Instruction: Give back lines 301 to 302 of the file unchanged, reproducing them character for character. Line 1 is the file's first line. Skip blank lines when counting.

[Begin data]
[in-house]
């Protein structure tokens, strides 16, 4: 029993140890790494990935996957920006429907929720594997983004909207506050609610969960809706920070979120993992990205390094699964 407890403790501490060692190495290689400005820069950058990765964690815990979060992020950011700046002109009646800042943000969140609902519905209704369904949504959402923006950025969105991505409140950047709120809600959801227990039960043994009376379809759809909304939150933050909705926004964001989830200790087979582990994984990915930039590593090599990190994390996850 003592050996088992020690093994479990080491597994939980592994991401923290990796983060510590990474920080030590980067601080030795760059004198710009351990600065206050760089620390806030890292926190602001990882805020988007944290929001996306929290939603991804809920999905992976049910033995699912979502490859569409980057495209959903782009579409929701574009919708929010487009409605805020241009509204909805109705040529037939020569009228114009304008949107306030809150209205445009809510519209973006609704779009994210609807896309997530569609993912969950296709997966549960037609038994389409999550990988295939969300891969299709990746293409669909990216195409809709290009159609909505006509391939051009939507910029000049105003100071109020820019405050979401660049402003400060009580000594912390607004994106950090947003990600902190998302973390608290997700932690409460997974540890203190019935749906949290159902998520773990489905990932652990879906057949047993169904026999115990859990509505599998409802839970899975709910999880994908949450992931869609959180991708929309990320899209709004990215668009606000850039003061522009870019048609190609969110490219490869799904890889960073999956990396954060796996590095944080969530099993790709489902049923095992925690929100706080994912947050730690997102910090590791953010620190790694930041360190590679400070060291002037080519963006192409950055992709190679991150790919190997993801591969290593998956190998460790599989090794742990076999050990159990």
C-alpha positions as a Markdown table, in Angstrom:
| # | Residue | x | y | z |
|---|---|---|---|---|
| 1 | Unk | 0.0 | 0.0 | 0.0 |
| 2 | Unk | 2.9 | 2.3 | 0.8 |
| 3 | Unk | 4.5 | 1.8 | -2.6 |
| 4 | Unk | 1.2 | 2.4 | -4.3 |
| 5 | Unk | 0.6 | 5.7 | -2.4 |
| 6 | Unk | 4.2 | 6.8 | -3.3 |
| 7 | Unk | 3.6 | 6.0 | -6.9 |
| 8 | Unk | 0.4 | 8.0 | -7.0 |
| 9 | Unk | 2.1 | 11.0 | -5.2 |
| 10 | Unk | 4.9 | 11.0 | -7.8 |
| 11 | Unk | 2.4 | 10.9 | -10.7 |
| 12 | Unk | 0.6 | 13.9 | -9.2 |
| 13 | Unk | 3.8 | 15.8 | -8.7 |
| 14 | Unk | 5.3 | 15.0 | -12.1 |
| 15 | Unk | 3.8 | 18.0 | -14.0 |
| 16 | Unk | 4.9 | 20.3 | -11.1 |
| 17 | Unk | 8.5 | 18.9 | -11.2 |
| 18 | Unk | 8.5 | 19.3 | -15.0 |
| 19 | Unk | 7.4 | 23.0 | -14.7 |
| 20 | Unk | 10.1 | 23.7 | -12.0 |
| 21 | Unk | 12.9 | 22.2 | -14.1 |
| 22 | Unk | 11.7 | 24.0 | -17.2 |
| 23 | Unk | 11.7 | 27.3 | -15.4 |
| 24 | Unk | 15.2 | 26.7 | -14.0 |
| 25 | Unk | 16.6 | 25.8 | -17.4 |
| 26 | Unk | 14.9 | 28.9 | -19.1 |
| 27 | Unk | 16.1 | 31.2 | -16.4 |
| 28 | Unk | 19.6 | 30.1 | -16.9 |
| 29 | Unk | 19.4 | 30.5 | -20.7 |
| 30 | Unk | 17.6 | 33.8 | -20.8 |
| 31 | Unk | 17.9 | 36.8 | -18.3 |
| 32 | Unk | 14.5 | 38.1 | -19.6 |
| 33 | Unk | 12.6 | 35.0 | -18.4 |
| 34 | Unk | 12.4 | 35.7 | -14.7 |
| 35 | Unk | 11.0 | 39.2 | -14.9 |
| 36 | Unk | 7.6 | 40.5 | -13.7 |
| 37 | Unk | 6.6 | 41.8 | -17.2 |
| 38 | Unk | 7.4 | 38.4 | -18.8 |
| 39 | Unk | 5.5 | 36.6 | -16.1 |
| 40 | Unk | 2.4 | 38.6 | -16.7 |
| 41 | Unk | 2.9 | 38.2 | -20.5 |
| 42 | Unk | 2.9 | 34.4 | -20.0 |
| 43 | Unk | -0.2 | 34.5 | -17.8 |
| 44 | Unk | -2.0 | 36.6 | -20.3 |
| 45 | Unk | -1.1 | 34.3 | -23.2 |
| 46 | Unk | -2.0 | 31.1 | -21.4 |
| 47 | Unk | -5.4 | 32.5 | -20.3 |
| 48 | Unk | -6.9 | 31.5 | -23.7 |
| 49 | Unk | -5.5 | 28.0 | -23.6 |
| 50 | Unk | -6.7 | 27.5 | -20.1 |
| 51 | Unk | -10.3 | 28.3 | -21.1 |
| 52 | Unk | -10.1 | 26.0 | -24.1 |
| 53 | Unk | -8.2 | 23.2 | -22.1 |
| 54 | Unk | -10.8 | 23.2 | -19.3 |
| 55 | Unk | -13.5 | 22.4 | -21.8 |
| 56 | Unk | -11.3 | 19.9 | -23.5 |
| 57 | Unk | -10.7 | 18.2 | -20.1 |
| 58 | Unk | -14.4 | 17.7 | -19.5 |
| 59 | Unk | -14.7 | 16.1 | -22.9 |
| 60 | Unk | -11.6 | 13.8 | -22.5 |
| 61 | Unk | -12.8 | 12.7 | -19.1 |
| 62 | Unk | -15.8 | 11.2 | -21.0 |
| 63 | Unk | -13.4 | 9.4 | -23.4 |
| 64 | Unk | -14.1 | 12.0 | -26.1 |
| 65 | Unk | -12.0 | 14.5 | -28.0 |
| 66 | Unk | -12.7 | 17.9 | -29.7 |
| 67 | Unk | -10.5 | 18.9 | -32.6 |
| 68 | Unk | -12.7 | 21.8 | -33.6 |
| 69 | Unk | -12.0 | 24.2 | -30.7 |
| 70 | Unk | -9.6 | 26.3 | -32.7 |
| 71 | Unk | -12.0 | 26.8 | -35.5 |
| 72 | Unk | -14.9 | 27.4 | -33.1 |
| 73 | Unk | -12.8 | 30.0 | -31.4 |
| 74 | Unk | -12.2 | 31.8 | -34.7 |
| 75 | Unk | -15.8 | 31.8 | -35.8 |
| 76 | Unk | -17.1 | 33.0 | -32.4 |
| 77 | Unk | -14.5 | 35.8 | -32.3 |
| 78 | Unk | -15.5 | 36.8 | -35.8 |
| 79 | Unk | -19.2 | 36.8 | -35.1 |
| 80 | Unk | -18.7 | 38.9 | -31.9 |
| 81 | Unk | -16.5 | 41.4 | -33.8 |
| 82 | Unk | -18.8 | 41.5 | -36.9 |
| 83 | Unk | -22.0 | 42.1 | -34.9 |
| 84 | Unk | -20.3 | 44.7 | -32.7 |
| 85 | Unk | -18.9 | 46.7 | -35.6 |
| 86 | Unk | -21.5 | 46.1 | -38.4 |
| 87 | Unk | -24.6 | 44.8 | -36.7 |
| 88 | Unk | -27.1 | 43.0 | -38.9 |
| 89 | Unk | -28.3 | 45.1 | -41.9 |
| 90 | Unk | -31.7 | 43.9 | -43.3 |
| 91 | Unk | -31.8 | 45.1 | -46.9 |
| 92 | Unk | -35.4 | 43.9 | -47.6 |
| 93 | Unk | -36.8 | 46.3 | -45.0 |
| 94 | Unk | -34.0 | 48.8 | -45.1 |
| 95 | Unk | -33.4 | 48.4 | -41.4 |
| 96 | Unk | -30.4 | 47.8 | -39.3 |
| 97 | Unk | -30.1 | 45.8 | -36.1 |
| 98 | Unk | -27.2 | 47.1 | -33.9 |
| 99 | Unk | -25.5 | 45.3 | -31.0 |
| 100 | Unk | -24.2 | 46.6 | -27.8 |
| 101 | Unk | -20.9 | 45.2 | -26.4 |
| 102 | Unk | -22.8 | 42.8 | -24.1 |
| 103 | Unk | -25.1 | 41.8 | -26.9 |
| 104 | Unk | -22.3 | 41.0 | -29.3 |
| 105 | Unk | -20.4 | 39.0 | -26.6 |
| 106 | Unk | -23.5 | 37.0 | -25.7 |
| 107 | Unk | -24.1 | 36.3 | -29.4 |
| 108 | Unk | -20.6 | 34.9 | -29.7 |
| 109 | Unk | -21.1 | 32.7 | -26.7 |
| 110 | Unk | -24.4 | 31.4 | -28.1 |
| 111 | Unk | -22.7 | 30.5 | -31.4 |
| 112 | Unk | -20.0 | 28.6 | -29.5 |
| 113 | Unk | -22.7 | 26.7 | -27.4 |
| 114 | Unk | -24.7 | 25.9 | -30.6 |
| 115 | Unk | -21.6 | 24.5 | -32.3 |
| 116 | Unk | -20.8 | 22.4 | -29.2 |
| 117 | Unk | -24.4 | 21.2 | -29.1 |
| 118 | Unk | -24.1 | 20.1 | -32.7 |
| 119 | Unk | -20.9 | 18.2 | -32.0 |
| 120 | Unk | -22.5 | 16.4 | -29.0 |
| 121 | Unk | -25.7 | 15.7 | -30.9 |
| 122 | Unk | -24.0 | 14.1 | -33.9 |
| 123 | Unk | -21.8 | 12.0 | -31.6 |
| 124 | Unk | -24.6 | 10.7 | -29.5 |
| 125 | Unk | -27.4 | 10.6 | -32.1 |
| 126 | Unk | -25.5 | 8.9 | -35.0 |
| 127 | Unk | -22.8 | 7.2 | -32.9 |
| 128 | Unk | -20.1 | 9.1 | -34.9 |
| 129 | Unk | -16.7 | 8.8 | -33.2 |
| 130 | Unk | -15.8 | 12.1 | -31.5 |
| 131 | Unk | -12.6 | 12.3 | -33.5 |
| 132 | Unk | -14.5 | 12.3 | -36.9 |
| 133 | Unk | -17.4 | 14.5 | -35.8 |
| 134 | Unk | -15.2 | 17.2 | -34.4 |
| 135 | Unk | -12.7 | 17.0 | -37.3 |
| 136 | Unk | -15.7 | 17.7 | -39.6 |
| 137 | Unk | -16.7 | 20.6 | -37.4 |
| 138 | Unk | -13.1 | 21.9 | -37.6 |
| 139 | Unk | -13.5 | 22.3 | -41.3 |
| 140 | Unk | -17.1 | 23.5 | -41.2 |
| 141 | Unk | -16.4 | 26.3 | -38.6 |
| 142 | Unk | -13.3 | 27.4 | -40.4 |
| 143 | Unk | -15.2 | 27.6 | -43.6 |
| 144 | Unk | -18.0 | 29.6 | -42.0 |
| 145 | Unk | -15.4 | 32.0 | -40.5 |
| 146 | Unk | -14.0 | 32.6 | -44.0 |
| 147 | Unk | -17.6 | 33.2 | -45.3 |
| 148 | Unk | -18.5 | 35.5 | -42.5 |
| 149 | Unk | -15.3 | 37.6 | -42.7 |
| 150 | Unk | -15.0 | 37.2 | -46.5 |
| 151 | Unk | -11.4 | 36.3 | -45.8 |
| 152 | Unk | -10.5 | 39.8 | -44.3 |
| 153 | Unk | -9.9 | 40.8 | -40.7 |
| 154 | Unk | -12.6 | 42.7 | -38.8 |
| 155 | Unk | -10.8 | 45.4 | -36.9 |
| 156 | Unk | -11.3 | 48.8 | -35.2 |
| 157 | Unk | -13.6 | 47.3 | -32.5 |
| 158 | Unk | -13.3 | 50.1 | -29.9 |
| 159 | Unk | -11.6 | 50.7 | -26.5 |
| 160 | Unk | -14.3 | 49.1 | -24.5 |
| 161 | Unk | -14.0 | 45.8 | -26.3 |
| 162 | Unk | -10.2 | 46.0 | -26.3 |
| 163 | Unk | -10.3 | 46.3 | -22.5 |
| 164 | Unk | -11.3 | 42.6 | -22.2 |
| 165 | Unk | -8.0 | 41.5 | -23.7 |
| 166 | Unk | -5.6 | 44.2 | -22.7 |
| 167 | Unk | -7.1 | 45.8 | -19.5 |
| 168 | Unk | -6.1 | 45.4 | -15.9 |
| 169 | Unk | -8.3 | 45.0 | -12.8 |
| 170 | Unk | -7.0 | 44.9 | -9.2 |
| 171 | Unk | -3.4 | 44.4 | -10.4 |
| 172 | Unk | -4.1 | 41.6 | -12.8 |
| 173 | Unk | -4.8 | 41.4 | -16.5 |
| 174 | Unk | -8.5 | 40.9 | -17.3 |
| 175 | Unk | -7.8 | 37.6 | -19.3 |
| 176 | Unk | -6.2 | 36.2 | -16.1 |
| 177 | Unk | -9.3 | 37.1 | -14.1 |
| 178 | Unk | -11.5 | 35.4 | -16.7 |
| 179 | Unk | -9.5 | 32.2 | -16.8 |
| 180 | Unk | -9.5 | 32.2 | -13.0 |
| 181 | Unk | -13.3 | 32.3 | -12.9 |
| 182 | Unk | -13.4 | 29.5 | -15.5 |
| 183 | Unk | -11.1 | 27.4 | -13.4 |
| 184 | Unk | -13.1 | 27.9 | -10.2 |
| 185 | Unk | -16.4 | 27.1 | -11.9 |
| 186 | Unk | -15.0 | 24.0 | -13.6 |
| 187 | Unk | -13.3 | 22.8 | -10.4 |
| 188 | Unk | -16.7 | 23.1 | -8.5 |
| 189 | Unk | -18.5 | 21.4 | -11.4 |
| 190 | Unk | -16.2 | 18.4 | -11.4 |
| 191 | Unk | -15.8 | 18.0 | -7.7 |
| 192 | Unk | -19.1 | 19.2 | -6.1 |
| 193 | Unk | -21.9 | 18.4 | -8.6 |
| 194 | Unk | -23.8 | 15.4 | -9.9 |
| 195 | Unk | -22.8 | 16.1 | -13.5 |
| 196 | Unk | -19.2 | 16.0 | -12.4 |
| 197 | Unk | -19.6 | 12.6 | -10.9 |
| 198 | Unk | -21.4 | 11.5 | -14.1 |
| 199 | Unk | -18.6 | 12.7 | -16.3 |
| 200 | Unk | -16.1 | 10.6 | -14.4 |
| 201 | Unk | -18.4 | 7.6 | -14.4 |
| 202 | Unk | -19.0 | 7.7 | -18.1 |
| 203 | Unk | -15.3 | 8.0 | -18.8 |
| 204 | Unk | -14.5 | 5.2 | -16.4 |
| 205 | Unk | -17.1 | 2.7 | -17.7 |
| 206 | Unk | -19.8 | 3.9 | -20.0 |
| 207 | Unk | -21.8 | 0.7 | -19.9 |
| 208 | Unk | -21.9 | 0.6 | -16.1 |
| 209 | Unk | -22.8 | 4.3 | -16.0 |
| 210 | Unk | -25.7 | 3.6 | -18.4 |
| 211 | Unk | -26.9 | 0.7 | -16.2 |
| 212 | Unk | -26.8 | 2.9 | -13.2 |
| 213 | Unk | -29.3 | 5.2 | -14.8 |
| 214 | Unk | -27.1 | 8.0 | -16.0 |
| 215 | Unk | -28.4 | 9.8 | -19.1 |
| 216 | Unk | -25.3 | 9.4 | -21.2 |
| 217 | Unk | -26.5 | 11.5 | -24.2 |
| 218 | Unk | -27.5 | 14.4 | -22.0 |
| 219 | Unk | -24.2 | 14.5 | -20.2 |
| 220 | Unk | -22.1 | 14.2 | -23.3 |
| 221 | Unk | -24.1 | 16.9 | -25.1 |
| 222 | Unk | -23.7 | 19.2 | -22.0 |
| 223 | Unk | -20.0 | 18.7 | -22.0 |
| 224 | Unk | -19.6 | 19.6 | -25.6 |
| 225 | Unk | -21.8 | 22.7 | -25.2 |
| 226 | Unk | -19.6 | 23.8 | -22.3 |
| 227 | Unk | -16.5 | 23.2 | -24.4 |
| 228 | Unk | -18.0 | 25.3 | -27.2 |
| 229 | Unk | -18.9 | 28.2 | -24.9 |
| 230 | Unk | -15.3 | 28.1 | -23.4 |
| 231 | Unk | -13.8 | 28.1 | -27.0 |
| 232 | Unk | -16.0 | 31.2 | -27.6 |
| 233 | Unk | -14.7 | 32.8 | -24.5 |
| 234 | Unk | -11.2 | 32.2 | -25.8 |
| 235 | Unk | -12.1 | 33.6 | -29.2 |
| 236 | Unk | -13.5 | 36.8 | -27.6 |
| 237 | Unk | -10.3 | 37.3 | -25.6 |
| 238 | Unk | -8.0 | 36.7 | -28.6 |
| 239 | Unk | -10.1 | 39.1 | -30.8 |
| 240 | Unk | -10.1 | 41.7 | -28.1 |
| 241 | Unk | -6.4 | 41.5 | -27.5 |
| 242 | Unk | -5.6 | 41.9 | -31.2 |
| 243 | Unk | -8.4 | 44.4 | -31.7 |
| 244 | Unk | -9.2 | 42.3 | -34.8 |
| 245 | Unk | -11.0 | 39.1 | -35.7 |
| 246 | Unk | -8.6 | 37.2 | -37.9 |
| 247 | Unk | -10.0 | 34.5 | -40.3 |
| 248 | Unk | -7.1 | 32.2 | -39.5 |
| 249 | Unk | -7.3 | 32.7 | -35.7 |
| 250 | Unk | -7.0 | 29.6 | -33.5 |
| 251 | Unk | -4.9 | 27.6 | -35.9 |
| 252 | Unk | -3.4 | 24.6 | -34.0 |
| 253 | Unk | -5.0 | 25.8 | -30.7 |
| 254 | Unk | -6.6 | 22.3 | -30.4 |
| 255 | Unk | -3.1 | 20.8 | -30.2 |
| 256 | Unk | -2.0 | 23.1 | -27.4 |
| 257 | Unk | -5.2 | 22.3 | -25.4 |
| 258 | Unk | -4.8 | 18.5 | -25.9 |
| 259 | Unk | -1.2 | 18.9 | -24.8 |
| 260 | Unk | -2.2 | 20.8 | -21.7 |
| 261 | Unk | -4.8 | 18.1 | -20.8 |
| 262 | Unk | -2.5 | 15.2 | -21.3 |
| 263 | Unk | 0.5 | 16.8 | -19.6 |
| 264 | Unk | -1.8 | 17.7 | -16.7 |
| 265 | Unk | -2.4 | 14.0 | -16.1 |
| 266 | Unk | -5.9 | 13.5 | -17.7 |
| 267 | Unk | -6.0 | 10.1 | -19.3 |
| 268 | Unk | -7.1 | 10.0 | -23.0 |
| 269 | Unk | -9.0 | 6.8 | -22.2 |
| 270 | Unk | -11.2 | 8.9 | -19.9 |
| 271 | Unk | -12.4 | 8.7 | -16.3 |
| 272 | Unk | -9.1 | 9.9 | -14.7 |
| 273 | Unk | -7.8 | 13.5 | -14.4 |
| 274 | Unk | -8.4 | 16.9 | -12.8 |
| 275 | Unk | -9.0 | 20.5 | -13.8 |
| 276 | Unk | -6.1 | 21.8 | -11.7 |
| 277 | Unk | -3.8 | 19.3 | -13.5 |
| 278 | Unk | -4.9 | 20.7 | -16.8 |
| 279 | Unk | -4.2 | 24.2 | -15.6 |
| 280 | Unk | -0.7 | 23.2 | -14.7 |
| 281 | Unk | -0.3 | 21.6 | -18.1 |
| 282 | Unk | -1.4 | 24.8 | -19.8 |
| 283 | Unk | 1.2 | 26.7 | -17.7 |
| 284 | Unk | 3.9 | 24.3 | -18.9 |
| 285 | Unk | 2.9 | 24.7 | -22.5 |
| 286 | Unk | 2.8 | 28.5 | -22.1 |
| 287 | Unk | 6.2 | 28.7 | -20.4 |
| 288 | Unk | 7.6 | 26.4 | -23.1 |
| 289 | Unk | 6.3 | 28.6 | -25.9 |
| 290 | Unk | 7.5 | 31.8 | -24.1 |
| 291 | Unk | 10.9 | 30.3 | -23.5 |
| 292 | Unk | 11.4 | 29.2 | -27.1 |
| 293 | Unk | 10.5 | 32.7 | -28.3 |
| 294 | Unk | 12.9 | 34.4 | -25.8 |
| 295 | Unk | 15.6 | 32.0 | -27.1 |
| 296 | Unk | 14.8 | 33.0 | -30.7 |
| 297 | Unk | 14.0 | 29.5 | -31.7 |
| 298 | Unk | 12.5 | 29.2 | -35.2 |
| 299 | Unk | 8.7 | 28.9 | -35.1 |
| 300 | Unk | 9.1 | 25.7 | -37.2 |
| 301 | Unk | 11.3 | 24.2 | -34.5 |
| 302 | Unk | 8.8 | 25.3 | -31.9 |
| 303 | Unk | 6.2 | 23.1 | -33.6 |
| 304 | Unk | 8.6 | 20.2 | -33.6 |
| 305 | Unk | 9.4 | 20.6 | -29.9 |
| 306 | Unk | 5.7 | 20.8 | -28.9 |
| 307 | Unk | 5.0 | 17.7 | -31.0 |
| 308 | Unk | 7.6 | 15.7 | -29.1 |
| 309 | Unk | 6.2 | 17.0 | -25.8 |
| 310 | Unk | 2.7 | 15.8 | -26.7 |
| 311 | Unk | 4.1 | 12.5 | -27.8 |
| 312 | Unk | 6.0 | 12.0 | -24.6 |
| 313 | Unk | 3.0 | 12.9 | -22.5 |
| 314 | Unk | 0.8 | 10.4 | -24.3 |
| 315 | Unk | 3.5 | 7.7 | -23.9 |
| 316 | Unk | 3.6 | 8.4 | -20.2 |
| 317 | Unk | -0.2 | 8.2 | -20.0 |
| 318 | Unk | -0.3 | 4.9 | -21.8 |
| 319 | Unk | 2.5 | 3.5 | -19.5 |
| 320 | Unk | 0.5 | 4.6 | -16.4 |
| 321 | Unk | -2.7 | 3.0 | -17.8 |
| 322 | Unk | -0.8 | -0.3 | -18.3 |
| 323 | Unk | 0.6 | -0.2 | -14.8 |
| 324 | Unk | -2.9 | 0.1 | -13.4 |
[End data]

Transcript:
| 296 | Unk | 14.8 | 33.0 | -30.7 |
| 297 | Unk | 14.0 | 29.5 | -31.7 |